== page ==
THE WATERS ALONG the barren coast of Peru are cold and flow northward during most of the year, but around Christmas time, they are warm and flow southward. The latter current was originally given the name El Nino, Spanish for “the boy.” Because of its timing, and because it is associated with refreshing rains, the name also refers to Child Jesus.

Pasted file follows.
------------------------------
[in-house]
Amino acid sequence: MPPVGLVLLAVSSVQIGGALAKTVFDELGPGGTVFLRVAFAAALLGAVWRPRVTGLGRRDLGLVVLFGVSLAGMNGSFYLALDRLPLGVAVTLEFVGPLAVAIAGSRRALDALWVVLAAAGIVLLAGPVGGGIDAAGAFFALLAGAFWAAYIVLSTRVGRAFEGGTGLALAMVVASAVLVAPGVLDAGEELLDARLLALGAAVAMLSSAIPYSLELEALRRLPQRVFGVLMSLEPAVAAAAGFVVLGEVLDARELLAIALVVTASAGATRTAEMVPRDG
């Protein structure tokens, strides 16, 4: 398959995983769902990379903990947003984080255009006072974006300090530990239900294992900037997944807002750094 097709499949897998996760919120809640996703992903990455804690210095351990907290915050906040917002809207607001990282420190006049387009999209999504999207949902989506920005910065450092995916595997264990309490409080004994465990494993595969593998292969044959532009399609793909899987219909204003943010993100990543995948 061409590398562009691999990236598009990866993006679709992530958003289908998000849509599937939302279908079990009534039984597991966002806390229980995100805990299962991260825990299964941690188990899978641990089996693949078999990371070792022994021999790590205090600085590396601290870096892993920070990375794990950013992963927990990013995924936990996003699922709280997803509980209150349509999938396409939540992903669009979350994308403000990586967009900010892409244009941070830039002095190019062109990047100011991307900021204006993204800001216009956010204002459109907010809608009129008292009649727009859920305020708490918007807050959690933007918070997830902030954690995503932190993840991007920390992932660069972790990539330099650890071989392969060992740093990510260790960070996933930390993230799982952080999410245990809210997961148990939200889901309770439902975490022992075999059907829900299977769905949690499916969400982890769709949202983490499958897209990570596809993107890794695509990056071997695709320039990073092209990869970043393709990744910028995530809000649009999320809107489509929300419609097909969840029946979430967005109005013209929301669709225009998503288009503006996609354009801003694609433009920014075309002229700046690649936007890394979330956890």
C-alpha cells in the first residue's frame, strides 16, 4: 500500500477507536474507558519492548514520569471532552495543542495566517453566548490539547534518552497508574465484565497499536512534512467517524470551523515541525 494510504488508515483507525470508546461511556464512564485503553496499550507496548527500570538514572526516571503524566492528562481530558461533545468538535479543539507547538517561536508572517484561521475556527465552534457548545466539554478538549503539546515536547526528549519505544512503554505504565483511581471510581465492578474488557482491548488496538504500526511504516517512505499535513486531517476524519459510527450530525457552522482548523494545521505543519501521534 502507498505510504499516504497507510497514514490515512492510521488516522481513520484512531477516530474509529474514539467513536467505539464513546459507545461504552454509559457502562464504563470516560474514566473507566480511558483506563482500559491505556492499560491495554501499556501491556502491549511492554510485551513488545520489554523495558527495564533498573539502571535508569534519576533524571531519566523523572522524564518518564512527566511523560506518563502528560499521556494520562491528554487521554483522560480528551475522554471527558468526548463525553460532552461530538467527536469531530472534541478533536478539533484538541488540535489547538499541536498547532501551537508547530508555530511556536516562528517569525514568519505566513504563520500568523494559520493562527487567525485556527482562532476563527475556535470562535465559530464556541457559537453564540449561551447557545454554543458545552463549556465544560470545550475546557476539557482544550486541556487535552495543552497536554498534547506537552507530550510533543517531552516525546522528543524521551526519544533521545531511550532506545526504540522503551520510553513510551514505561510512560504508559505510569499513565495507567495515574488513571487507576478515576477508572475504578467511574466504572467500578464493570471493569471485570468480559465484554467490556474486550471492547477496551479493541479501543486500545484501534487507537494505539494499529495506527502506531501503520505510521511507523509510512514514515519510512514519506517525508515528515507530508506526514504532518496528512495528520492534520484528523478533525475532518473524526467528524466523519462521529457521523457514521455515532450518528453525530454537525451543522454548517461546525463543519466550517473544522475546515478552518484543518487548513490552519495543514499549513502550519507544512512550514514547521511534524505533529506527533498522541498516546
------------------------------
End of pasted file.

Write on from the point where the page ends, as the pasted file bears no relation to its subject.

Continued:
Every few years the current is exceptionally intense and persistent, bringing very heavy rains that transform parts of the coastal desert into a garden. At such times the fish (such as anchovies) that usually are abundant in the cold water, disappear temporarily. Today, the term El Nino is reserved for these interan-nual events which now are perceived as disasters even though they originally were ...

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